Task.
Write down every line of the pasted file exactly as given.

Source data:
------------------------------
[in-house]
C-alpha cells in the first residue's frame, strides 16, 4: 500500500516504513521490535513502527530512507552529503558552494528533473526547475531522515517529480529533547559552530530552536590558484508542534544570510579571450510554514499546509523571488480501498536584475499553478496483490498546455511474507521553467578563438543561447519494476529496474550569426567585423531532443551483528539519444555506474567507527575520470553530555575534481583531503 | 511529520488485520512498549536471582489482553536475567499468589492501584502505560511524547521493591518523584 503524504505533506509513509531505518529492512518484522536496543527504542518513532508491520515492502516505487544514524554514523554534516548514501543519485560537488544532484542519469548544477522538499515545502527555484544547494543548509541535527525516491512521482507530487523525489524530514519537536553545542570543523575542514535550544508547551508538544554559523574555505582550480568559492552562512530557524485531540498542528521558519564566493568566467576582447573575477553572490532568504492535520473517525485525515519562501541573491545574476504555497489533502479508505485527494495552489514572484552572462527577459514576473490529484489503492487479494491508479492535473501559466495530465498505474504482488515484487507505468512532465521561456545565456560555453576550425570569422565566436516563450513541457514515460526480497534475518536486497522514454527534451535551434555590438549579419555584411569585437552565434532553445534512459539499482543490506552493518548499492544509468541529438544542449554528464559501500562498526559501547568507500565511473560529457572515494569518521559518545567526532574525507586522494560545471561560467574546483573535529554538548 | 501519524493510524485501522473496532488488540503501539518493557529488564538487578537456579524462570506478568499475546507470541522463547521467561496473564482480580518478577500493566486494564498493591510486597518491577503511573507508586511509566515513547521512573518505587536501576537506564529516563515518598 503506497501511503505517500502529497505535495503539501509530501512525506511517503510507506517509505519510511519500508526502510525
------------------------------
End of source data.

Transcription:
[in-house]
C-alpha cells in the first residue's frame, strides 16, 4: 500500500516504513521490535513502527530512507552529503558552494528533473526547475531522515517529480529533547559552530530552536590558484508542534544570510579571450510554514499546509523571488480501498536584475499553478496483490498546455511474507521553467578563438543561447519494476529496474550569426567585423531532443551483528539519444555506474567507527575520470553530555575534481583531503 | 511529520488485520512498549536471582489482553536475567499468589492501584502505560511524547521493591518523584 503524504505533506509513509531505518529492512518484522536496543527504542518513532508491520515492502516505487544514524554514523554534516548514501543519485560537488544532484542519469548544477522538499515545502527555484544547494543548509541535527525516491512521482507530487523525489524530514519537536553545542570543523575542514535550544508547551508538544554559523574555505582550480568559492552562512530557524485531540498542528521558519564566493568566467576582447573575477553572490532568504492535520473517525485525515519562501541573491545574476504555497489533502479508505485527494495552489514572484552572462527577459514576473490529484489503492487479494491508479492535473501559466495530465498505474504482488515484487507505468512532465521561456545565456560555453576550425570569422565566436516563450513541457514515460526480497534475518536486497522514454527534451535551434555590438549579419555584411569585437552565434532553445534512459539499482543490506552493518548499492544509468541529438544542449554528464559501500562498526559501547568507500565511473560529457572515494569518521559518545567526532574525507586522494560545471561560467574546483573535529554538548 | 501519524493510524485501522473496532488488540503501539518493557529488564538487578537456579524462570506478568499475546507470541522463547521467561496473564482480580518478577500493566486494564498493591510486597518491577503511573507508586511509566515513547521512573518505587536501576537506564529516563515518598 503506497501511503505517500502529497505535495503539501509530501512525506511517503510507506517509505519510511519500508526502510525